After she and Dan got together, they were looking for a home to buy. At the same time, Kim's father was wanting to sell the house where his daughter was born.
"I said, 'Let's go look. Maybe you'll like it.' He liked it and we bought it and have been here ever since," Kim said.
Blackberry vines ran rampant through the back yard.
"We had to reclaim about 20 feet of it," Kim said.
The lot is only 100 feet wide and 60 feet long, so there was no room to spare if the family was going to have garden space.
"It was a lot of work," Kim said, smiling.
An apple and other fruit-bearing plants were original to the homestead, and the family left them there. They added other perennial items, including an Asian pear and sweet table grapes.
The grapevines wind their way over an arbor that Dan built for their wedding. Underneath the arbor, a wooden box sways in the wind, acting as nest for the family's Mason bees.
The bees are good for the garden, Kim said. They pollinate the plants and are safe for the kids.
"They don't sting because there is no honey to protect," Kim said.
Dan built a hive for them out of a wooden block, drilled with holes that recess about four inches.
"(The female) fills it up with eggs, goes away and dies, and her little batch is born," Kim said.
Her other garden helpers are the 15 hens and three roosters who share the backyard.
"They are a major component of my gardening," Kim said. "We have one we call the gardener. As soon as you start digging in the soil, she will come to eat all the bugs."
The birds' insect-munching expertise comes in handy when Kim prepares a bed for replanting.
"I let them go and do whatever they want to do," she said. "When they're done, they move off and I plant my stuff and block them off."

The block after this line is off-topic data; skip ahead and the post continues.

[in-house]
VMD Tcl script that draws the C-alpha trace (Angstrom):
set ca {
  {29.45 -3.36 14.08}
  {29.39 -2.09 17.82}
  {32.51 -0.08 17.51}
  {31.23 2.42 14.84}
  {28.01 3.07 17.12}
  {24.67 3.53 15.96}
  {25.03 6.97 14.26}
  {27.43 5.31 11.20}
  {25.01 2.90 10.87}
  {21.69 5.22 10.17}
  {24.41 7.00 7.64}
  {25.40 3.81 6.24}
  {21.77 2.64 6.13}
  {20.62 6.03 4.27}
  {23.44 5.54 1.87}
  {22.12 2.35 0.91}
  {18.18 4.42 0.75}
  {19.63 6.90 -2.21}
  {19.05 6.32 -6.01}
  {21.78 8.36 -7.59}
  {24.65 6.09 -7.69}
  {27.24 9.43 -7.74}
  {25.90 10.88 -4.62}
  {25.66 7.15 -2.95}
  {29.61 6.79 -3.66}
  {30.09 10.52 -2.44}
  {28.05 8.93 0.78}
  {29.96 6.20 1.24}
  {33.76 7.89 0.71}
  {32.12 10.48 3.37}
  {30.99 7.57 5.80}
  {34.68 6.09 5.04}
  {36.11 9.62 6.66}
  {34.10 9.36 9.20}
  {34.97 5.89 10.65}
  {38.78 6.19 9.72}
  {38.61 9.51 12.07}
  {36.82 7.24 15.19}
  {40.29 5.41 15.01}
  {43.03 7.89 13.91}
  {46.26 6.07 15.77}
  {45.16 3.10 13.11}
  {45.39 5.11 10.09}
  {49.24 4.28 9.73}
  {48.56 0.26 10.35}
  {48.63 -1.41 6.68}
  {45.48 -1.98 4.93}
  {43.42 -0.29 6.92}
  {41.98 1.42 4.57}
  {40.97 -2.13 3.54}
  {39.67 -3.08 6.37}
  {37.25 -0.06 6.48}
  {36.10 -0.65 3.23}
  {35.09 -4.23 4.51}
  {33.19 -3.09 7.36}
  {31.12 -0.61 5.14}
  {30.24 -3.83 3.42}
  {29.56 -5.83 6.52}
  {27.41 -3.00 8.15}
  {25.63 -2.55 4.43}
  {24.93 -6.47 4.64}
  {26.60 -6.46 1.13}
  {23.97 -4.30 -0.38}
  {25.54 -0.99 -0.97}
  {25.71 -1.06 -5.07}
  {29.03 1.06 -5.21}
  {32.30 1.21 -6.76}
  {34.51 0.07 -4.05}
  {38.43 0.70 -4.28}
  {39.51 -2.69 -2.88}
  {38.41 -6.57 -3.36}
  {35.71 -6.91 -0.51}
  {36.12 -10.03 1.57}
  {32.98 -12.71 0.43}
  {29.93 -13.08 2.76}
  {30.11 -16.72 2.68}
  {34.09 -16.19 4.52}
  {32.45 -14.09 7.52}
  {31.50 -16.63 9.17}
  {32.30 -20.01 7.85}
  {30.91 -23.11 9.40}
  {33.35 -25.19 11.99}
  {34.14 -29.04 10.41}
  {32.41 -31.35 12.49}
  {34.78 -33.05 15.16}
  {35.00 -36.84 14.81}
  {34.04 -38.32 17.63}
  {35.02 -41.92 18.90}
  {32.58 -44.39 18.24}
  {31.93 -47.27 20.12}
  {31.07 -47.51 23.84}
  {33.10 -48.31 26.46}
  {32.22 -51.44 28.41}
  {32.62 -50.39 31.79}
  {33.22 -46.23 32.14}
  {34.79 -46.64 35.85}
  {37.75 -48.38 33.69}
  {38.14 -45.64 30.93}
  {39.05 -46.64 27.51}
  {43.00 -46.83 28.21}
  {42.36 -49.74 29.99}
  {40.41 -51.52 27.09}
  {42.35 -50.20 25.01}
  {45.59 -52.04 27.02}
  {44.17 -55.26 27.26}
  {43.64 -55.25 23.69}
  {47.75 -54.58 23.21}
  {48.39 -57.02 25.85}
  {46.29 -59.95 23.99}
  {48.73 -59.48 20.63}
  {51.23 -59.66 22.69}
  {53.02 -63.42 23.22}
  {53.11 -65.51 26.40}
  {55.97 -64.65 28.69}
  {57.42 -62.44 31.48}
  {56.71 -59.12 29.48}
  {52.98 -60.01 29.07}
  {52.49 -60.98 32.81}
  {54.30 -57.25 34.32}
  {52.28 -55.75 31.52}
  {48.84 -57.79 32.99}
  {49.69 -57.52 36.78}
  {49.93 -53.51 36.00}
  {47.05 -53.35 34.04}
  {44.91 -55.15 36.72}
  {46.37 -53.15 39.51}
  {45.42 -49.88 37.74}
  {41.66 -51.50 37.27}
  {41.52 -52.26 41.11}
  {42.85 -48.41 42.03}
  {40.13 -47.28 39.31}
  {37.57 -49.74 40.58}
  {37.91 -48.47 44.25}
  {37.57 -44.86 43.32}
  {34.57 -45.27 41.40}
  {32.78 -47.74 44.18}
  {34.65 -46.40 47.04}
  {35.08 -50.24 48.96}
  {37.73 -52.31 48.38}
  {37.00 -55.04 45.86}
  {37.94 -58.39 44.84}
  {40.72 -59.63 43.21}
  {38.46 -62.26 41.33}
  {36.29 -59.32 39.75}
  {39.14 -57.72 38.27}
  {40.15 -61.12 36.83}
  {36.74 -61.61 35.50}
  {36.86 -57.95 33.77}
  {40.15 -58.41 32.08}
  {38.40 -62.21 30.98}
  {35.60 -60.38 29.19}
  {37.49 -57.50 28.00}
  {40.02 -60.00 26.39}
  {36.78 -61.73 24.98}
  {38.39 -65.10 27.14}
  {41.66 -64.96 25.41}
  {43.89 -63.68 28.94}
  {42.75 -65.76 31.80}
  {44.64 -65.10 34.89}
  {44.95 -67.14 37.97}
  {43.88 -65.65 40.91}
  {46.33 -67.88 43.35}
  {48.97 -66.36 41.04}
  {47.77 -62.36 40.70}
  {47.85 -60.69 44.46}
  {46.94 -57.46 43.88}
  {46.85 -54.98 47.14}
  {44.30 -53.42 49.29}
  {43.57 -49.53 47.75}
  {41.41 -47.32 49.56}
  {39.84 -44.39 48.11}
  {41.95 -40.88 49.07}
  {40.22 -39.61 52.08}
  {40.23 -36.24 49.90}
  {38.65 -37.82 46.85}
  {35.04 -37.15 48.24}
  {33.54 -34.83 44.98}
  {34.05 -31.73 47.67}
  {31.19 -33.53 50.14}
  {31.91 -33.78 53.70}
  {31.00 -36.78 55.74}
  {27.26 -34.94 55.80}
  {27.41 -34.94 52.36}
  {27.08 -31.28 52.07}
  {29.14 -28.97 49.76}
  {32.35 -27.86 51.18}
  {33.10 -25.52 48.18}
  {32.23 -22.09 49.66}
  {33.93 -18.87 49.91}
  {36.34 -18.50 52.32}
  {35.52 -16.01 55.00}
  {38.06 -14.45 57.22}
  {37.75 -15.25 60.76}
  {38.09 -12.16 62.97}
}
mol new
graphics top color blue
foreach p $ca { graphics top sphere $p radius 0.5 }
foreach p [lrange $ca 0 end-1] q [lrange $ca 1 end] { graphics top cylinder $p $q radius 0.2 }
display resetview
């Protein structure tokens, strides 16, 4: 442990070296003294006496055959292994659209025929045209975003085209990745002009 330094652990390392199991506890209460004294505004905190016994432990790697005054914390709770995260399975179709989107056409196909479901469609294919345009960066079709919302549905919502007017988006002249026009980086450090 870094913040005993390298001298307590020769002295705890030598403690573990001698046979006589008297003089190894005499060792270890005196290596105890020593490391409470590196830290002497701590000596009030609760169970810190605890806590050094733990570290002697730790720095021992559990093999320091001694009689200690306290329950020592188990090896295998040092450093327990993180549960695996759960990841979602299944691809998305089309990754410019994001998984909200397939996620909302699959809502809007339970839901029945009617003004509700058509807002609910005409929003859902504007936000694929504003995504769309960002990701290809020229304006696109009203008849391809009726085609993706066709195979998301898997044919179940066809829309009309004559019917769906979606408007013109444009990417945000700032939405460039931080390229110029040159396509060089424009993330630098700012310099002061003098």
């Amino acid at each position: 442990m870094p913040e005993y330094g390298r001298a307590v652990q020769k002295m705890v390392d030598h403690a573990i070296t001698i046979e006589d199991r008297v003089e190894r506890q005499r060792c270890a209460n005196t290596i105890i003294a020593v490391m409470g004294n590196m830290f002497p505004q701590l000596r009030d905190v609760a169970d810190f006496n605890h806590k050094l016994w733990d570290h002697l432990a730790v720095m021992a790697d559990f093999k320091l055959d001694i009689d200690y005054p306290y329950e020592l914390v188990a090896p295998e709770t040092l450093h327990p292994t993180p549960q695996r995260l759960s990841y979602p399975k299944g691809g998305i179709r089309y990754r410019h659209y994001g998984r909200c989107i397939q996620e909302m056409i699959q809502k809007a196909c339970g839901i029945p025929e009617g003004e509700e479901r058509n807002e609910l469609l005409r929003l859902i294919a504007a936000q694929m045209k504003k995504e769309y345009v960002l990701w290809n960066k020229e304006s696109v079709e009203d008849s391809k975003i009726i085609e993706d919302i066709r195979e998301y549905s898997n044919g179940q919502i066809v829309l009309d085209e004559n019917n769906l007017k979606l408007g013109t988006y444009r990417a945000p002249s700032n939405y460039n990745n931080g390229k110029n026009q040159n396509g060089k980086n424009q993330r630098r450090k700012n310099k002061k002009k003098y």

She lets the fowl run loose in the yard every few days. They help to fertilize the grass and, in return, the hens lay roughly a dozen eggs a day. The yolks are a bright yellow and orange happy eggs from happy chickens, she added, with a smile and she sells the excess for $2 a dozen.
The family also happily harvests green grapes in mid-October. The juicy little pearls are sweet, Kim said, and the colder it gets, the more the sugar content intensifies.
"I juice them and give them to the kids in the lunch," she said.
Winter isn't just for growing greens, Kim said. She also hunts each fall and butchers her own meat.
"So when I get an animal, it's mine," she said. "I know from the moment that the animal has fallen until he's in little packages in my freezer."
She takes pride in knowing that virtually everything that goes into her family members' bodies has been processed by her.
"I know what it is. I know what I planted. I know from the moment I take a seed into the ground to the moment that it comes out and goes on my kids' plates or I can it," she said.
For the things she can't grow or hunt, Kim shops in bulk, helping the dollars stretch for their one-income family. Daniel is a mechanic for Weyerhaeuser in Chehalis.
"I probably spend only $150 a month on groceries," she said.
There's also satisfaction in knowing that their family is fairy self-sufficient.
"I know that if something happened, if we all got stranded up here, we have a way to survive," she said.
The kids complain now and then, but Kim just shakes her head wisely, knowing that her care is paying off for the small family.
"It's hard for them sometimes because I am old-fashioned," she said. "If I would have been born 100 years ago, I would have been fine.'